We also need to highlight the Agricultural Loan Fund, which is a keystone to our grant program. The loan fund provides low, 5% fixed-interest loans to help farmers start or expand businesses. In the past year the loan program helped an organic dairy farmer in Clinton purchase the land next to his existing farm in order to stop development pressure, gain more pasture, and allow his son to enter his business. Last year we also helped the two dairy farms in Down East Maine get a loan to start an organic dairy, the first of two in Down East Maine since 1980. Recent legislation increased state participation in the loans from 55% up to 90%, depending on the size of the loan, thereby allowing the state to help small, part-time farmers who couldn’t get funding elsewhere.
Maine farmers have suffered in the past from severe drought, and relief did come in 2004 and 2005 with passage of the Sustainable Agriculture Water Source Development bonds. These bonds fund department’s cost of the grant program to build new ponds and wells. A number of organic farms in Maine, in Alfred, Freedom, Wells and in the Blue Hill areas, have benefited from developing wells or ponds with the technical help and grants from the Department of Agriculture. To date the fund has distributed just over 1.9 million dollars to 89 projects throughout our state.
During the past four years, nearly $2 million in bond funds have helped over 100 farms to write business plans and over 50 farms to receive grants to implement those plans. This has been a popular program within the farming community. Many small, organic producers have benefited from this program, and we hope they will continue to be interested in it.
The governor has promoted increasing funding for the bond for the Land for Maine’s Future program, and as you may well know, the priority of this program is to protect farmland. This is accomplished through fee acquisition or purchase of development rights. Eighteen farmlands in Maine have been conserved – from farms in Whiting, to Scarborough. And you may have heard of the Working Waterfront tax treatment that was passed by this Legislature with the governor’s support. But hopefully you all know that this tax treatment, just passed for coastal communities, has existed for years for farmers. The valuation of farmland is taxed at current use, and how the commissioner explained it to me is that the mil rate is the same, but the value of the property is lower. It also is important for you to know that you have to apply through the Maine Revenue Service for this tax treatment as a farmer. I actually met one [farmer] at Gorham who didn’t know he had to apply. He just assumed the tax assessor and the town were giving him a lower rate.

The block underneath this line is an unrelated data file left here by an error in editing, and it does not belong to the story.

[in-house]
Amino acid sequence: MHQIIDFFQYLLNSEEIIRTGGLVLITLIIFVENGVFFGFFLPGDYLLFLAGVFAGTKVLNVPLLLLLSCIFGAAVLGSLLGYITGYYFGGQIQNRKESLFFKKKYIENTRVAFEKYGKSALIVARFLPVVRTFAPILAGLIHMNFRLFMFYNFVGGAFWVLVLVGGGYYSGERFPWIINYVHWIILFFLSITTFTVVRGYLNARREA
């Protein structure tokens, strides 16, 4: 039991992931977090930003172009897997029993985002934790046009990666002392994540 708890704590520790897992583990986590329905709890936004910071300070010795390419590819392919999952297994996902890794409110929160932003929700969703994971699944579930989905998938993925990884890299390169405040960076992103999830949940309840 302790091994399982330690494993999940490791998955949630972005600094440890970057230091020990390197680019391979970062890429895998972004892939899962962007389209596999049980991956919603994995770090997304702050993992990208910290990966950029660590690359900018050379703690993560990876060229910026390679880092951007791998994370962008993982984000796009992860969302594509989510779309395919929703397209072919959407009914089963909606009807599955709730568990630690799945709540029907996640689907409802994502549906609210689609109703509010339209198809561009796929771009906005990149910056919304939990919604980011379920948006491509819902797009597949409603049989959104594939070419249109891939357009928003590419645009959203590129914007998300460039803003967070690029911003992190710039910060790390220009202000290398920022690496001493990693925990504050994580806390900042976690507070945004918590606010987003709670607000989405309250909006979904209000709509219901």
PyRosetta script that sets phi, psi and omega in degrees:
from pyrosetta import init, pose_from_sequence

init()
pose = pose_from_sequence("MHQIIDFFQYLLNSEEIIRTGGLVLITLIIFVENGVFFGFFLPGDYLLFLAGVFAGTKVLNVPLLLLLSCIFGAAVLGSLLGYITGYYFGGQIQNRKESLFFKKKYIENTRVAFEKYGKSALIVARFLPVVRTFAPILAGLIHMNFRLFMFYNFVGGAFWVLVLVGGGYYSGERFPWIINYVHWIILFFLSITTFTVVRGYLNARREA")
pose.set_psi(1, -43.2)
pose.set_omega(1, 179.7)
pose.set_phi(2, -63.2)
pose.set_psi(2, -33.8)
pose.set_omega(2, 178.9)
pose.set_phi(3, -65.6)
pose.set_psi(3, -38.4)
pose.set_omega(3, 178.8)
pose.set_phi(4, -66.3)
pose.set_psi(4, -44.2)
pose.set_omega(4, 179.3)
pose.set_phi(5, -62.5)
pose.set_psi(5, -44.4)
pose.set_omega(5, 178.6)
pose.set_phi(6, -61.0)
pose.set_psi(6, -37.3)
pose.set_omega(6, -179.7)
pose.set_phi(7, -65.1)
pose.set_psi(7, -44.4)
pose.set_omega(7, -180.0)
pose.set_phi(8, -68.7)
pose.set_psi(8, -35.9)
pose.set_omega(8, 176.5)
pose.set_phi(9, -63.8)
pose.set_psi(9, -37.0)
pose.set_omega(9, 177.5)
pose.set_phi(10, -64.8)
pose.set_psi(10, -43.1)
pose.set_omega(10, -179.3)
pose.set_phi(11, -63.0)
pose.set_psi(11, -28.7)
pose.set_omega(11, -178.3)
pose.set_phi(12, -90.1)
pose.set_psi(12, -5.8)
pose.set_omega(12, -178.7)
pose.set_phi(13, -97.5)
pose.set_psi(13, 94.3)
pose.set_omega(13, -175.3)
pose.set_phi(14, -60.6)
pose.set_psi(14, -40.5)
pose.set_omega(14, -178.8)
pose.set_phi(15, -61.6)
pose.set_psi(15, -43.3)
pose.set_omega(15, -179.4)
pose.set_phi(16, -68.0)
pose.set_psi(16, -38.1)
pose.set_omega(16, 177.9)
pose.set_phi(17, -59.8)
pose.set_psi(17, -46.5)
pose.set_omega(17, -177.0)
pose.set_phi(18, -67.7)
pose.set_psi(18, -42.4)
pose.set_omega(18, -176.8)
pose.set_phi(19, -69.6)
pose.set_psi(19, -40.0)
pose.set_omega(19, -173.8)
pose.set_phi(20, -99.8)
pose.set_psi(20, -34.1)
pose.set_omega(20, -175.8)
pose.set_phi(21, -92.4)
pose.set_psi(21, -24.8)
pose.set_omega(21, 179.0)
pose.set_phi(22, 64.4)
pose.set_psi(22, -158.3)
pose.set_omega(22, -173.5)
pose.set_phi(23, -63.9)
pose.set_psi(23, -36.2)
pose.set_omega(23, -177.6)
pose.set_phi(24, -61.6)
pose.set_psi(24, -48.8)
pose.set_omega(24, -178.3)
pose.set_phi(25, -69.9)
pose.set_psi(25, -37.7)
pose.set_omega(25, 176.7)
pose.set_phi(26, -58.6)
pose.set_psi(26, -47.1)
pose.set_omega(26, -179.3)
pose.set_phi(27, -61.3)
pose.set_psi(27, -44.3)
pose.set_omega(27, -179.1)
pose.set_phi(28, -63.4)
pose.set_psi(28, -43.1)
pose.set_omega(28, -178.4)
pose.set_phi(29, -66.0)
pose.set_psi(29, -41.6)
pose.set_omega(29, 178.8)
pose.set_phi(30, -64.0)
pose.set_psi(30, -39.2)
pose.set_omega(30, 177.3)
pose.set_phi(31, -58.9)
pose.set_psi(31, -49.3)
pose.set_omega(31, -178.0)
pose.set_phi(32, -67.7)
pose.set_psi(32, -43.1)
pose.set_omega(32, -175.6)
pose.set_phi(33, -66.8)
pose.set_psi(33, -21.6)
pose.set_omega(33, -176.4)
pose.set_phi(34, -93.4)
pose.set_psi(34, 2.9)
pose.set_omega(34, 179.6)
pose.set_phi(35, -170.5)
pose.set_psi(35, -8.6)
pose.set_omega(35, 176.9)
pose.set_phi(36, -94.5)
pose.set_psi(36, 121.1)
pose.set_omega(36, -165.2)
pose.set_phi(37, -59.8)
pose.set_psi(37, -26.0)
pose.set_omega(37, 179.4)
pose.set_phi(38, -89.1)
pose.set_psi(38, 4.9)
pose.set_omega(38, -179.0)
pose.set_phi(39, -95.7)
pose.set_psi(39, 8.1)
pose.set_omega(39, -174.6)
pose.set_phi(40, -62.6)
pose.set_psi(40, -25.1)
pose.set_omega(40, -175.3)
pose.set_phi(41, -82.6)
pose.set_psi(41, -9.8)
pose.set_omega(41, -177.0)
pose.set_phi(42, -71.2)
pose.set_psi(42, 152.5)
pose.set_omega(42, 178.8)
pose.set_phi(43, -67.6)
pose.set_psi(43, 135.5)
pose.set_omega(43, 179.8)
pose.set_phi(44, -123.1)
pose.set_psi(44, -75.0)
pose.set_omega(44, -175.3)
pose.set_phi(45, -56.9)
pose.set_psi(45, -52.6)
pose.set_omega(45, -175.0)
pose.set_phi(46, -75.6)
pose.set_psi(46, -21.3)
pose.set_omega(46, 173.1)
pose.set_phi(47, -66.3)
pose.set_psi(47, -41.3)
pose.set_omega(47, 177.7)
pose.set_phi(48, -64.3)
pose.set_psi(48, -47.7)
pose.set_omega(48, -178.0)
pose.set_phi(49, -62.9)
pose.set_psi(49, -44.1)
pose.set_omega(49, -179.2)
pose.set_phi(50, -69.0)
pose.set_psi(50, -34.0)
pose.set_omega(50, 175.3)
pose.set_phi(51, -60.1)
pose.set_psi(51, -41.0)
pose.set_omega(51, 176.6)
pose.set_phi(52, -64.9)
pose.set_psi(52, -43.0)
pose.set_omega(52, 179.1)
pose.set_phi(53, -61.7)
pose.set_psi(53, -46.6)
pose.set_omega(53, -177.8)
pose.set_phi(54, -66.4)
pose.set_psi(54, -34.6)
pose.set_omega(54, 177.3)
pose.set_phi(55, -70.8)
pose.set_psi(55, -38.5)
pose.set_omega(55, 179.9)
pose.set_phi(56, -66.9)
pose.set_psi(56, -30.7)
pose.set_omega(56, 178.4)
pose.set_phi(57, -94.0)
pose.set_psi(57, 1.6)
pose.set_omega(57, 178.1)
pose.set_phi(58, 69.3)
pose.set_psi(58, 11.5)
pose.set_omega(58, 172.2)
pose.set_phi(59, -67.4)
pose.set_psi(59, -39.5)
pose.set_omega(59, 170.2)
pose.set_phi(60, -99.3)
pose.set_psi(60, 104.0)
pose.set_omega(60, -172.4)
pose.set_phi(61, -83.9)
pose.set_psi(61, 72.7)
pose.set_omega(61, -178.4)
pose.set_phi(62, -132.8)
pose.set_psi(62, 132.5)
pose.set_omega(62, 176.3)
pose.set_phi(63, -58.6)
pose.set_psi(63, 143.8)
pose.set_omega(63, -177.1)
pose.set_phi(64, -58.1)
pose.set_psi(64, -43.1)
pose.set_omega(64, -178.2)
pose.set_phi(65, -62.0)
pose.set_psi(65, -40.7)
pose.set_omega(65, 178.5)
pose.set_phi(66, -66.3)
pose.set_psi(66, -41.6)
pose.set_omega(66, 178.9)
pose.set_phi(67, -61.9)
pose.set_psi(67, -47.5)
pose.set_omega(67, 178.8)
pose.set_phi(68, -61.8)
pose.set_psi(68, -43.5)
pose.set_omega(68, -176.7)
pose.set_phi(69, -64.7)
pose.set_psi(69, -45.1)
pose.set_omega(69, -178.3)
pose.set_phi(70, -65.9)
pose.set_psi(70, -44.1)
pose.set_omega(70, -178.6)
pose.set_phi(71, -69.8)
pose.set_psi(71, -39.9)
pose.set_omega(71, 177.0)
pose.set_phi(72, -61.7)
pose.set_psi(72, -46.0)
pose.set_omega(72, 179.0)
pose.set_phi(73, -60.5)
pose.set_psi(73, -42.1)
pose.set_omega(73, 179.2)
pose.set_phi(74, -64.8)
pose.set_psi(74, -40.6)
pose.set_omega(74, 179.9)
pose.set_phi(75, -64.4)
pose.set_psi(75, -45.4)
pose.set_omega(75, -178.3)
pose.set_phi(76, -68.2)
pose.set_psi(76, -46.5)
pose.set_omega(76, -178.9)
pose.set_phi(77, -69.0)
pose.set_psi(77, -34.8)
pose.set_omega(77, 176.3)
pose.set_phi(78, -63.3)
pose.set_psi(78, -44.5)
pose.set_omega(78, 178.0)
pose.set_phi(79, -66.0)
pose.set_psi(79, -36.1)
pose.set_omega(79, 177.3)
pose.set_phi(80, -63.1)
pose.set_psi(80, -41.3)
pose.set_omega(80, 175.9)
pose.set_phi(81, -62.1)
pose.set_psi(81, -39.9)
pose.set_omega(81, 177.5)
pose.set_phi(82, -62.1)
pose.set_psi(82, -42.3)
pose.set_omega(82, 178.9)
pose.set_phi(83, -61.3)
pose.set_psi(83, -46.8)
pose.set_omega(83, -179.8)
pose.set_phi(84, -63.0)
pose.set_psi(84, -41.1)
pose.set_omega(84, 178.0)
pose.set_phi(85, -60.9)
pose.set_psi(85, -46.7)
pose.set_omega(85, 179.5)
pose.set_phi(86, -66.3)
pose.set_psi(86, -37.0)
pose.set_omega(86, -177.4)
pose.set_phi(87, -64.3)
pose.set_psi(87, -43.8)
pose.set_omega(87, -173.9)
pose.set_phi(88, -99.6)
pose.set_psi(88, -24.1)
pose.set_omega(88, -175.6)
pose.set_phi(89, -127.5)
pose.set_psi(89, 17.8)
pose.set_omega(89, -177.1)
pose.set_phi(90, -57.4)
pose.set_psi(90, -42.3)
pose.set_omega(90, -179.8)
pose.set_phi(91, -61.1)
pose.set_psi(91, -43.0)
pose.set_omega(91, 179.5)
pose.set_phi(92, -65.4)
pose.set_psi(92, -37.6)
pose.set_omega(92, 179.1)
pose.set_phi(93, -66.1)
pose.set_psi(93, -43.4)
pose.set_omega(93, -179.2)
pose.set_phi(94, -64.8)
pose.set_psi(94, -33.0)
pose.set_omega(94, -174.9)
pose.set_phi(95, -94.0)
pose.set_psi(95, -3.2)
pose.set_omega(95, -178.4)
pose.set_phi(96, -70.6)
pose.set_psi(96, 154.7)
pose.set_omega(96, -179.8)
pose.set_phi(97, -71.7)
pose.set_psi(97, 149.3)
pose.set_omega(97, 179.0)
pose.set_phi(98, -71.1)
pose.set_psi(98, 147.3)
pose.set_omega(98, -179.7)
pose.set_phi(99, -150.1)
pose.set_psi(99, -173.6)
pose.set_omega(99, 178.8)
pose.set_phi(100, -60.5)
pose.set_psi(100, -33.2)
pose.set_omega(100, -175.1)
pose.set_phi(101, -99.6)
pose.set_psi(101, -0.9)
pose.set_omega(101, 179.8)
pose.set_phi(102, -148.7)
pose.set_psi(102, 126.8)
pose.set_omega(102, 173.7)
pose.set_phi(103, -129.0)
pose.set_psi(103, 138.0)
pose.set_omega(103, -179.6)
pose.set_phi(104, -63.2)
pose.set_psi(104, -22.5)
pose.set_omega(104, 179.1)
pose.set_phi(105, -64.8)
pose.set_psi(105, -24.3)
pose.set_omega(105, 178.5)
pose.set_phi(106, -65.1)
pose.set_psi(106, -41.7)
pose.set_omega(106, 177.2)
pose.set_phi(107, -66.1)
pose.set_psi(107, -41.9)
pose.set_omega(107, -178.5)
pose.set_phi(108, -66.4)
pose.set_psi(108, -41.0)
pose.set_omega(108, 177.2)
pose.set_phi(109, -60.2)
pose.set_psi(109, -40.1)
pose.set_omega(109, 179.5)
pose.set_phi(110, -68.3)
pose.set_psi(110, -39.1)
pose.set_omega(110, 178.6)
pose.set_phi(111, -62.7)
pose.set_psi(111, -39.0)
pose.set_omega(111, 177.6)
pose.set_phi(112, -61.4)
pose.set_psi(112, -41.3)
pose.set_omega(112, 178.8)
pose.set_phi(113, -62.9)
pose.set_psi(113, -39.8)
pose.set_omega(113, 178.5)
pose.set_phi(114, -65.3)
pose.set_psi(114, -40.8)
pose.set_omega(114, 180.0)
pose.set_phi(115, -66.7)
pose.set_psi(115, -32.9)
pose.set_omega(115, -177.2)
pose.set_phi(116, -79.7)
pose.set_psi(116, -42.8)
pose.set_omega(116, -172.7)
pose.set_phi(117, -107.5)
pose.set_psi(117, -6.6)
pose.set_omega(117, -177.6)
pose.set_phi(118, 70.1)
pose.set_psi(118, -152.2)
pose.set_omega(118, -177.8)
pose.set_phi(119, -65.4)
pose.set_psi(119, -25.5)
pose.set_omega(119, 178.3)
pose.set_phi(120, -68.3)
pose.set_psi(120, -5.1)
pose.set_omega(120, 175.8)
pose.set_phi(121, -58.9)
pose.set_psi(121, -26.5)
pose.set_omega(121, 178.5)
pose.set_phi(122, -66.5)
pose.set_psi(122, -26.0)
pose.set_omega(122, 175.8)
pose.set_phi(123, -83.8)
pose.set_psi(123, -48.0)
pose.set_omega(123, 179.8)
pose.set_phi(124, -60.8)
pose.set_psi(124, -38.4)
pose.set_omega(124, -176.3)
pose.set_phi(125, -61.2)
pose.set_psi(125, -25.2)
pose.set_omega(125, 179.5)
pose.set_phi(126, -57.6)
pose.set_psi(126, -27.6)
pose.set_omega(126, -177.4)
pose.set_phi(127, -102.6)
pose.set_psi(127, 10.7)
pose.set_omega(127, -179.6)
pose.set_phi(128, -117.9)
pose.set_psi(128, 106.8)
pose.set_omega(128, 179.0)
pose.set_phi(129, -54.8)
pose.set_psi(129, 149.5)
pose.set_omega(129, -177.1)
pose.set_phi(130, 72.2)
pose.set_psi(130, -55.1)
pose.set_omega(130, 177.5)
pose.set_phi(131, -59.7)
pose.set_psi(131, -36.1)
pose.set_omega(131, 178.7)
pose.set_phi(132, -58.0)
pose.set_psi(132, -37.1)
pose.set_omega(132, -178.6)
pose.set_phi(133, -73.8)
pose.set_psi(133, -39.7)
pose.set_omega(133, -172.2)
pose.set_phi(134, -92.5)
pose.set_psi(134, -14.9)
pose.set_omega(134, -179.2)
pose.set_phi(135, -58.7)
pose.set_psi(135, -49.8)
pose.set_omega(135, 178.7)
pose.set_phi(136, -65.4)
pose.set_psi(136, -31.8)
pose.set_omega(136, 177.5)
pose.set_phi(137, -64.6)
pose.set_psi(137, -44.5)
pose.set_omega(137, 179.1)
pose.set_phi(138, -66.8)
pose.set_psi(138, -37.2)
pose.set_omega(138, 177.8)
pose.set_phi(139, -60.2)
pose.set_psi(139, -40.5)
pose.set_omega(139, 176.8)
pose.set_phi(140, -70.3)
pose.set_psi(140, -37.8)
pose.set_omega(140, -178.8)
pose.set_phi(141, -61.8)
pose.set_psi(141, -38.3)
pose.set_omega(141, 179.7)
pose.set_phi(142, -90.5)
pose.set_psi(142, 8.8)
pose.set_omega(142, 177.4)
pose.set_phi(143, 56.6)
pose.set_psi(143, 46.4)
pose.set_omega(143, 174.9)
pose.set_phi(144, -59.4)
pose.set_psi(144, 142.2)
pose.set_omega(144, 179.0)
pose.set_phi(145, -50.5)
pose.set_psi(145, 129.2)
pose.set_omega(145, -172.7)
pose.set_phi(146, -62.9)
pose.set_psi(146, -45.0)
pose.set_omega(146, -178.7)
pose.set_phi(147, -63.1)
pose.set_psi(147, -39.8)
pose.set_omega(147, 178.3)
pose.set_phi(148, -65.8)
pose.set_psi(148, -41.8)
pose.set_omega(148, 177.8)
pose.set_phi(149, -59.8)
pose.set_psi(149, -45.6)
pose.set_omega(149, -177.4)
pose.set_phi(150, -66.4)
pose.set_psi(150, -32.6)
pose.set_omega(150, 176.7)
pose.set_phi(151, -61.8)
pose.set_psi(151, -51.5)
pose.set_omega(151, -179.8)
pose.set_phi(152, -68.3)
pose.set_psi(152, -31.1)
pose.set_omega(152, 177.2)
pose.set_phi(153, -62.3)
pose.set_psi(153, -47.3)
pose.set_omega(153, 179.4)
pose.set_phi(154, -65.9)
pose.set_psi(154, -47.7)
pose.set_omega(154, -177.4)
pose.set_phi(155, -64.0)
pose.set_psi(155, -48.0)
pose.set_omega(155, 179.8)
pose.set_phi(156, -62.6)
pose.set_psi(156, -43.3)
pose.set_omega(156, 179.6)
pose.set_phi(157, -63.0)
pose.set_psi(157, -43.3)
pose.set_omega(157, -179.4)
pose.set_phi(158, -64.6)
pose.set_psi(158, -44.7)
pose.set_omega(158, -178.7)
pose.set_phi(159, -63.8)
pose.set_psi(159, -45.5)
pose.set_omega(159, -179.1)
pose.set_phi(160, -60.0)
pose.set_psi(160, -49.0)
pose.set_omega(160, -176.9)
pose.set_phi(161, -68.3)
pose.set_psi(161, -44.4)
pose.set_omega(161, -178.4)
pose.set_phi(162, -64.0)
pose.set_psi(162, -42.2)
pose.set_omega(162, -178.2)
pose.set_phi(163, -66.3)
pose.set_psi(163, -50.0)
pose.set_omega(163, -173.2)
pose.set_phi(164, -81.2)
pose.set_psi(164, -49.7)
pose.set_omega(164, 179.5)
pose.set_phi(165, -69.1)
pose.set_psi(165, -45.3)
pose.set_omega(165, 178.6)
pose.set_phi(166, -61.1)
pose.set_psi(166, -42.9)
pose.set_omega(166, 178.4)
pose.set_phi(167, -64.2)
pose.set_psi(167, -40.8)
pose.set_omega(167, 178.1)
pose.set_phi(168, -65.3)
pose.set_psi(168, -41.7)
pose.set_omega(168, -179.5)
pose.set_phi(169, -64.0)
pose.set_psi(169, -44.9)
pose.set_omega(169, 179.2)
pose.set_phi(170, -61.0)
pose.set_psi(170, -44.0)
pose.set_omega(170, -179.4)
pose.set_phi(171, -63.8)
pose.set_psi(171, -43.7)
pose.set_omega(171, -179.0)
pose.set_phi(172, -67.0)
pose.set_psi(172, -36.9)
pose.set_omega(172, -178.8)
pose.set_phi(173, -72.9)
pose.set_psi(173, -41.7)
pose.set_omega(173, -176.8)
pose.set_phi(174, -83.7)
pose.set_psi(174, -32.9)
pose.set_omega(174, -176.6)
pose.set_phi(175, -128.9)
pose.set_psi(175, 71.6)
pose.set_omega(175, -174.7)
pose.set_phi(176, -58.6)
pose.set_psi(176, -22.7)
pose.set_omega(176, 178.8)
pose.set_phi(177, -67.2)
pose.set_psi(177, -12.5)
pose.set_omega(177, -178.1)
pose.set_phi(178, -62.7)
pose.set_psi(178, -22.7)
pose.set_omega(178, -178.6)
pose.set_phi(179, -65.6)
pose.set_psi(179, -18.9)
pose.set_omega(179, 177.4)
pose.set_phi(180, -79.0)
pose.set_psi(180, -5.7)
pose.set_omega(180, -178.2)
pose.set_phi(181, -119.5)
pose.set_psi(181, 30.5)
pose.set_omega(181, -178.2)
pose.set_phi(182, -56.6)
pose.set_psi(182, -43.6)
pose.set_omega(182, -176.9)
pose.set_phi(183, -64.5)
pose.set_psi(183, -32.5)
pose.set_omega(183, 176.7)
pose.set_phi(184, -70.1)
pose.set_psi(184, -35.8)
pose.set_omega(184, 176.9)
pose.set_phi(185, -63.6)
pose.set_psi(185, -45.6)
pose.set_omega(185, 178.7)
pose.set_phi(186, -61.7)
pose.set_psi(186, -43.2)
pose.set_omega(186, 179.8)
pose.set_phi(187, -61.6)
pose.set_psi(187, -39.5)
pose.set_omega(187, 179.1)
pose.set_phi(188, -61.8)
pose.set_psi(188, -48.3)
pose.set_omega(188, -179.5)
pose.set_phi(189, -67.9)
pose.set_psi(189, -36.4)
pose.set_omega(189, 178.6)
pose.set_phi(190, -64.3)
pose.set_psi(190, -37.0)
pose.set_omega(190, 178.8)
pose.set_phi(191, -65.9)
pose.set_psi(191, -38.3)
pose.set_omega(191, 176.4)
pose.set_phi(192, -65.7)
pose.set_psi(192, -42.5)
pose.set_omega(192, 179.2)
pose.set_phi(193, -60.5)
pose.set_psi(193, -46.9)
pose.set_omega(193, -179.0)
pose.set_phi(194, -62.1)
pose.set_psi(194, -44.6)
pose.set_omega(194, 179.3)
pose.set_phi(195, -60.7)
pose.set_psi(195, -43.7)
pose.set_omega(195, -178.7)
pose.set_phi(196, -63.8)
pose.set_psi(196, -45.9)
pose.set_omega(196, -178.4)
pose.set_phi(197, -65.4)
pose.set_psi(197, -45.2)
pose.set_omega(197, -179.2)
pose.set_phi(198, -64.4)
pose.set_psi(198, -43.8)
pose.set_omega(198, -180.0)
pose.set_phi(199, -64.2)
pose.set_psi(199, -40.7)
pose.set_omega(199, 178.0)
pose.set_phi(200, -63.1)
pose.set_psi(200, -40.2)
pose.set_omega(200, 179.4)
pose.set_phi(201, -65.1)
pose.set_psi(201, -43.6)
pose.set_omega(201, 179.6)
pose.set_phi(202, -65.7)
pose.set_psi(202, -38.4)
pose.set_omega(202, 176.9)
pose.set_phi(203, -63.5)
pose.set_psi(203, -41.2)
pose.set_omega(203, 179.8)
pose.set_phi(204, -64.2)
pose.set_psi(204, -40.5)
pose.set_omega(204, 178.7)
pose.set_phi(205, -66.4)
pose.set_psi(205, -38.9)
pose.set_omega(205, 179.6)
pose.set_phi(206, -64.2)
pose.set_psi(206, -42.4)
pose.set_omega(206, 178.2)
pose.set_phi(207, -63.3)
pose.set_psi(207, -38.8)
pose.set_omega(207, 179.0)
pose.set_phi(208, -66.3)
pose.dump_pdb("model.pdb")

So as you can see, this administration has done a lot to strengthen Maine’s farming community and promote local products. Maine producers are certainly doing their part in keeping agriculture local and working with their communities – not only in marketing their products, but to promote sustainable agriculture in Maine.
The quality of Maine products and the commitment of Maine people to high quality Maine agricultural goods attract a lot of people to the state – from five-star chefs to visitors. I often call them the culinary pioneers in Maine. With such a short growing season that we have, they are raising vegetables, they are using cold frames, using greenhouses, extending that growing season, harvesting and using what they do use in our menus; and we are so lucky to have so many celebrated chefs in our state.
Agriculture is and hopes to remain a big part of our local economy. There are many reasons to be excited about sustainable agriculture in Maine, and those of you who are here are truly an organic niche, what we consider organic farming, and we look forward to continue to innovate and grow this important sector.
One of the most exciting aspects of the Common Ground Fair is the ability we all have to learn from the experts in the field on growing high quality organic products. I had one person explain it to me very simply – when I talk about organics, what are we exactly talking about. In one word, he told me: “Soil.” So if you take anything home today, remember, organic farming is all about that soil.
In closing, just let me thank Russ Libby and the Maine Organic Farmers and Gardeners Association for all they do for sustainability and for sustainable agriculture in Maine. It is truly a calling, a way of life, but my goal is to bring it into the mainstream, so when we talk about organic farming, all Mainers know what we talk about when we talk about sustainable agriculture. So again, thank you, and hopefully you’ll get out and learn something from this wonderful organic fair!